The Canadian government will do its best to support First Quantum Minerals Ltd. (FM-TSX), Canadian Trade Minister Mary Ng has told reporters in Ottawa, without elaborating as the company deals with the fallout following the closure of its flagship copper mine in Panama.
“First Quantum Minerals is a really important Canadian company,’’ she said. “I’ve met with them. I continue to meet with them, I’m really looking forward to supporting the Canadian company….as best we can,’’ she said, without elaborating.
Ng’s comments mark the latest development after First Quantum was recently ordered by the Panamanian government to close its Cobre Panama copper-gold mine in the wake of country-wide protests.
First Quantum has said it remains committed to Panama even after Panama’s top court ruled that the operating contract for the company’s flagship Cobre Panama copper-gold mine is unconstitutional. Cobre Panama ranks as one of the world’s largest and newest copper projects.
First Quantum shares eased 0.47% or $0.06 to $12.46 and trade in a 52-week range of $39.13 and $9.31.
First Quantum has filed two notices of arbitration over the closure of the mine, but said it prefers to engage more with Panamanians in a bid to stress the value of the mine to the wider public.
The court ruling, which followed protests against the contract has plunged the open pit mine into months of uncertainty and impacts First Quantum’s partner Franco Nevada Mining Corp. [FNV-TSX, NYSE], which recently revised its production targets following the curtailment of operations at Cobre Panama and the risk of further disruptions at the mine site.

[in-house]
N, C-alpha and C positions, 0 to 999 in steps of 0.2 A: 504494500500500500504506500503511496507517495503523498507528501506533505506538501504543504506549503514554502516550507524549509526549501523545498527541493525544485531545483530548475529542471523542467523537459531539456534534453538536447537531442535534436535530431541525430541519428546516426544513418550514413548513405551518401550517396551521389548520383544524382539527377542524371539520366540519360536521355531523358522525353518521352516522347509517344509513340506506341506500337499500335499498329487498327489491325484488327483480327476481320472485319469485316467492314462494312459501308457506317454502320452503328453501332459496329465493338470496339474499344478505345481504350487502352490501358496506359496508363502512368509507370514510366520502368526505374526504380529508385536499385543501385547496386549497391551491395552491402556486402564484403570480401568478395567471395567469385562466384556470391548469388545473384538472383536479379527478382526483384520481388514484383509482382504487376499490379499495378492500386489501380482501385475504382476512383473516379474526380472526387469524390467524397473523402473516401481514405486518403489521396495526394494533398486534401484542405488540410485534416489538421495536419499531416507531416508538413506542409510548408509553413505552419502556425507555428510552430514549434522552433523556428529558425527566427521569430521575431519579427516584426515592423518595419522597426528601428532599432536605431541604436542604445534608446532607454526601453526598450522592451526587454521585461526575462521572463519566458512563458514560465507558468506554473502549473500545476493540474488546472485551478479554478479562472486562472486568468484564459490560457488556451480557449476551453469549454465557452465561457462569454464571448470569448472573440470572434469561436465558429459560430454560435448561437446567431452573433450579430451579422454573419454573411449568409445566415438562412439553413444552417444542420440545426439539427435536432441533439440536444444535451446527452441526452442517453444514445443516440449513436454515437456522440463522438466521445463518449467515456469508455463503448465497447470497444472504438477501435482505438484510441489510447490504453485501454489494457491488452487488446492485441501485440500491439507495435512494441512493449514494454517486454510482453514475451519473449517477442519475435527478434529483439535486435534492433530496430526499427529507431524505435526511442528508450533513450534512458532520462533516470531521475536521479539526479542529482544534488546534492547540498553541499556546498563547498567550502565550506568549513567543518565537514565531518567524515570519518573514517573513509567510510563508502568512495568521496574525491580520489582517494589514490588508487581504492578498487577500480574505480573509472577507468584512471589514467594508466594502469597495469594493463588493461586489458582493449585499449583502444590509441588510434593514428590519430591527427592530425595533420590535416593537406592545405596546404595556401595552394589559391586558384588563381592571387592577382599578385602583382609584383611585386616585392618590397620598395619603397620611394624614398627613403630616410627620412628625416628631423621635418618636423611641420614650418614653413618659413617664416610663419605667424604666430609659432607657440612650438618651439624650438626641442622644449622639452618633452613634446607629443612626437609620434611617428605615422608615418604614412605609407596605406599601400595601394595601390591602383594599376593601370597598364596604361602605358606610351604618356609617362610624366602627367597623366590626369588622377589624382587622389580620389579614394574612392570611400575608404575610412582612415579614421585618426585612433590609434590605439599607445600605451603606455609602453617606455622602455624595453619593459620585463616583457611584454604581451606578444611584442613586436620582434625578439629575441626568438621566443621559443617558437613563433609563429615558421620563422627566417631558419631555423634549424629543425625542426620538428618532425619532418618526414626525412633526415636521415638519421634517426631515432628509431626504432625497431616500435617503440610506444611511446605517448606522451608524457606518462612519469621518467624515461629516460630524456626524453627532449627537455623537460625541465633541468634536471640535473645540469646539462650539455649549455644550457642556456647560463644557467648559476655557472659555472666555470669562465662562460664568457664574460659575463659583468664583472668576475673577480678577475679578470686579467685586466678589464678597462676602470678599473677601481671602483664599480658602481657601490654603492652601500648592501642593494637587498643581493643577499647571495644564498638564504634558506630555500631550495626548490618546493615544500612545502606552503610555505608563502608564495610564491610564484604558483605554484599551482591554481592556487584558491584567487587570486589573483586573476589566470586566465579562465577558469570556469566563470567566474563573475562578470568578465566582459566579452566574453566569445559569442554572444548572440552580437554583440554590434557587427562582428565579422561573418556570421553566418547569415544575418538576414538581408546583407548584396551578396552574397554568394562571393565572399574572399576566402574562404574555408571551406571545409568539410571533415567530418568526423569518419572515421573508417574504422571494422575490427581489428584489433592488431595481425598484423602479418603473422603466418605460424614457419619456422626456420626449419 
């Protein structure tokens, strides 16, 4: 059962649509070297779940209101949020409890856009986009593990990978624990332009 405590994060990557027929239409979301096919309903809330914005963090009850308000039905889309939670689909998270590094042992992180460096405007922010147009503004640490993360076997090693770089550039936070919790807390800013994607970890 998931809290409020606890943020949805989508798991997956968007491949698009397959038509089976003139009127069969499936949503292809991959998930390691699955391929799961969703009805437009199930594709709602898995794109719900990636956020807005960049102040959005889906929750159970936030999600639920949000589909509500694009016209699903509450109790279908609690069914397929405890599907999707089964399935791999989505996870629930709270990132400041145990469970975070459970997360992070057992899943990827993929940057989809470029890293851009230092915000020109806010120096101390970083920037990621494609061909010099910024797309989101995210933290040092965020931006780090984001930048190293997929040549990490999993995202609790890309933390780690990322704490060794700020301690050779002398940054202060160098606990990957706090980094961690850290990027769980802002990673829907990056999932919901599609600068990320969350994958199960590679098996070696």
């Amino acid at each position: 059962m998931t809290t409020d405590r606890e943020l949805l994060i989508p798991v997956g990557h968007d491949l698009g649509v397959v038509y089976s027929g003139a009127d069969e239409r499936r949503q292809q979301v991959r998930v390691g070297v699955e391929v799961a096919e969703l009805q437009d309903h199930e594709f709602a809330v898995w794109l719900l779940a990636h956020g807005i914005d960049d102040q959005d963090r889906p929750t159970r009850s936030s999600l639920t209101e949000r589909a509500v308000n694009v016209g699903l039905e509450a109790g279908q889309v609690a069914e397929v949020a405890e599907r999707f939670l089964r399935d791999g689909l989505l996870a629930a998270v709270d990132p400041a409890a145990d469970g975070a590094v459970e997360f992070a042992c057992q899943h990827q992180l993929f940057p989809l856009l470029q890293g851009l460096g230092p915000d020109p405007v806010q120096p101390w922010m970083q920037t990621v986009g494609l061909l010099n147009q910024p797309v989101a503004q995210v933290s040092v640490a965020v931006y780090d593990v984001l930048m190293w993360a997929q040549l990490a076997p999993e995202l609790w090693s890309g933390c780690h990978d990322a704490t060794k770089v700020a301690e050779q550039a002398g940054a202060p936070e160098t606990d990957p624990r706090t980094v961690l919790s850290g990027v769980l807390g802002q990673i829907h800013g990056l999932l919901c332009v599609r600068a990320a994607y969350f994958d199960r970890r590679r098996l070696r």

First Quantum is a diversified mining company that is engaged in the production of copper, nickel, gold and zinc. It has operating mines in Zambia, Finland, Turkey, Spain and Mauritania.
Cobre Panama is First Quantum’s flagship operation. It is a huge open-pit copper project located in the Panama jungle, about 120 kilometres west of Panama City and ranks as First Quantum’s key asset.
In Zambia, First Quantum wholly owns the Sentinel mine and 80% of the Kansanshi mine, with the balance owned by the Zambian government. Jiangxi, First Quantum’s top shareholder, could end up buying one of the two mines or a stake in one of them, sources have told Reuters news service.
Talk of a possible deal has emerged one year ahead of the $1.05 billion in First Quantum debt that comes up for maturity in early 2025. The two Zambian mines together generated $943 million in revenue in the quarter ended September, 2023, and $210 million in operating profit according to company filings.
It is worth noting that First Quantum and Jiangxi held similar talks over the Zambian mines in 2019. Those talks resulted in Jiangxi picking up a significant minority stake in the company instead of stakes in the two mines.